Sara McLaughlin Mitchell is the F. Wendell Miller Professor of Political Science at the University of Iowa. She received her Ph.D. in Political Science at Michigan State University in 1997 and her B.S degree in Economics and Political Science at Iowa State University in 1991. She is author of Domestic Law Goes Global: Legal Traditions and International Courts (Cambridge University Press, 2011), Guide to the Scientific Study of International Processes (Wiley-Blackwell 2012), Conflict, War, and Peace: An Introduction to Scientific Research (CQ Press/Sage 2013), The Triumph of Democracy and the Eclipse of the West (Palgrave Macmillan 2014), and What Do We Know About Civil Wars? (Rowman Littlfield 2016), she has edited several special journal issues, and she has published more than forty journal articles and book chapters.
She is the recipient of several major research awards from the Department of Defense, National Science Foundation, and the United States Agency for International Development. Her areas of expertise include international conflict, political methodology, and gender issues in academia. Professor Mitchell is co-founder of the Journeys in World Politics workshop, a mentoring workshop for junior women studying international relations. She received the Faculty Scholar Award (2007-2010), Collegiate Scholar Award (2011), and the Graduate College Outstanding Faculty Mentor Award (2012) from the University of Iowa, the Quincy Wright Distinguished Scholar Award (2015) from the International Studies Association, a distinguished alumni award from Iowa State University, and she served as President of the Peace Science Society.
Why did you become a political scientist?
As an undergraduate student at Iowa State University, I started as an economics major. I took an “Introduction to World Politics” class with Prof. Ellen Pirro that was terrific and encouraged me to enroll in other political science classes. I took several classes with Professors Richard Mansbach and Jim McCormick in international relations and American foreign policy that solidified my interests in the field. My boyfriend at the time was deployed to the Middle East during the Gulf War, thus real-world events were also getting me more interested in the study of interstate war. I thought about going to law school like many political science majors, but my professors opened up the possibility of pursuing a PhD. I applied to Michigan State University because Prof. McCormick was an alumnus and I was fortunate to select this terrific graduate program and work with many amazing faculty (Gates, Granato, Hower, Abramson, etc.).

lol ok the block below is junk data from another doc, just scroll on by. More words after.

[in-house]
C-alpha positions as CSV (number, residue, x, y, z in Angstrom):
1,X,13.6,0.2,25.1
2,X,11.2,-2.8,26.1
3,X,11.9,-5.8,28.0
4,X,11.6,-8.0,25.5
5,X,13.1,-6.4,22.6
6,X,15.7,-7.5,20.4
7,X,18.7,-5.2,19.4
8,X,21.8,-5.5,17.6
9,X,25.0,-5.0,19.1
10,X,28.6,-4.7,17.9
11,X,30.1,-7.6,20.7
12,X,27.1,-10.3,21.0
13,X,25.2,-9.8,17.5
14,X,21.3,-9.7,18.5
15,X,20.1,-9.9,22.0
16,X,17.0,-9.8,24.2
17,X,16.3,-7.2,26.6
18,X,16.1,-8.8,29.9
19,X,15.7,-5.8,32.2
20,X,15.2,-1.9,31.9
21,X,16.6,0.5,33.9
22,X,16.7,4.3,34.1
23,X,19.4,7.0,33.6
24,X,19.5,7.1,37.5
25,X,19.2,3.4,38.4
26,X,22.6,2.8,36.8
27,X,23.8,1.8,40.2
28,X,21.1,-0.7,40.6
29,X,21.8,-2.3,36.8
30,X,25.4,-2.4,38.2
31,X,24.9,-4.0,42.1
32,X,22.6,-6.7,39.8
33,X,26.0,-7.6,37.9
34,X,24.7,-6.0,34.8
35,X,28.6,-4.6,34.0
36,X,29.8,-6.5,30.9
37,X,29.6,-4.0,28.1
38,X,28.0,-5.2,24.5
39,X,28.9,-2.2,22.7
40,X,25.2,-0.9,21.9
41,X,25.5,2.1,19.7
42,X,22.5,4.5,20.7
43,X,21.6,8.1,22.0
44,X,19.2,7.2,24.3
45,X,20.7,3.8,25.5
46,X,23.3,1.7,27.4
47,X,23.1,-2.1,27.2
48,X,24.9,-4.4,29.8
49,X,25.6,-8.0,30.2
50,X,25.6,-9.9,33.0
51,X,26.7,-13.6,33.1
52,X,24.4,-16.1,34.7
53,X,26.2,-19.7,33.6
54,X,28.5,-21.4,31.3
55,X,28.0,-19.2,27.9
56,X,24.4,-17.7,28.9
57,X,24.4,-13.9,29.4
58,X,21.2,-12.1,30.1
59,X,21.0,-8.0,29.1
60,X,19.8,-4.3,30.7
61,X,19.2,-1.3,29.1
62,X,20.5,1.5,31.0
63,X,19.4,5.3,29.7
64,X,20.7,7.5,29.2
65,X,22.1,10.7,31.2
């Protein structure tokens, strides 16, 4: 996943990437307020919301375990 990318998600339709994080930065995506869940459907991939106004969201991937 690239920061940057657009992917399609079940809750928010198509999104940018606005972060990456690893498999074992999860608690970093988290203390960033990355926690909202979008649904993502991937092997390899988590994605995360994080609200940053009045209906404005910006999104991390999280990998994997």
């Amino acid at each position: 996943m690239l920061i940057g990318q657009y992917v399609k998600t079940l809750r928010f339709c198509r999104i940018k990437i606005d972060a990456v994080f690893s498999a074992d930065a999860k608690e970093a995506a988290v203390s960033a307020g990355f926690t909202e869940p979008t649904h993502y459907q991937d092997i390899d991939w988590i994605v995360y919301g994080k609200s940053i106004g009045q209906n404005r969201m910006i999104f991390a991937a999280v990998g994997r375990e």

Why did you join APSA and why do you continue to stay involved?
Faculty at Michigan State encouraged me to become an APSA Member as a graduate student and attend the annual conference. I first attended a meeting in my third or fourth year in graduate school. The APSA job market was very helpful for me as a student and I continued to stay involved because of the useful professional networking that occurs through the organization and the terrific resources that APSA provides to members. I also regularly submit papers for publication consideration to APSA sponsored journals and read the content of these publications frequently.Get out there and network! Find the central nodes and make connections to them (…) Those ties that I made early on became very important in my career and I still rely on this broader network today.
What is the most challenging aspect of being a political scientist?
Being asked when I’m running for office! Or having non-political scientists think they know as much about politics as I do! I study some very serious subject matters (e.g. civil wars, interstate wars, climate change) and it can be difficult at times to stay optimistic when studying these topics. It’s also challenging to present these “heavy” topics to students in a way that engages them but doesn’t depress them.
If you could give one piece of advice to someone in their graduate/undergraduate years, what would it be and why?
Get out there and network! Find the central nodes and make connections to them. I did this early in my graduate education by meeting people through my advisors, meeting people at conferences, and networking with folks in summer programs (e.g. ICPSR). Those ties that I made early on became very important in my career and I still rely on this broader network today.
Outside of political science, tell us something interesting about yourself.
I am the youngest of six girls and I was raised on a farm in Iowa. The donor of my named chair (F. Wendell Miller) was an Iowa farmer which seems like a good fit. I am also a first-generation college student and this has been influential in encouraging me to support underrepresented groups in our field and study things like gender biases in academia.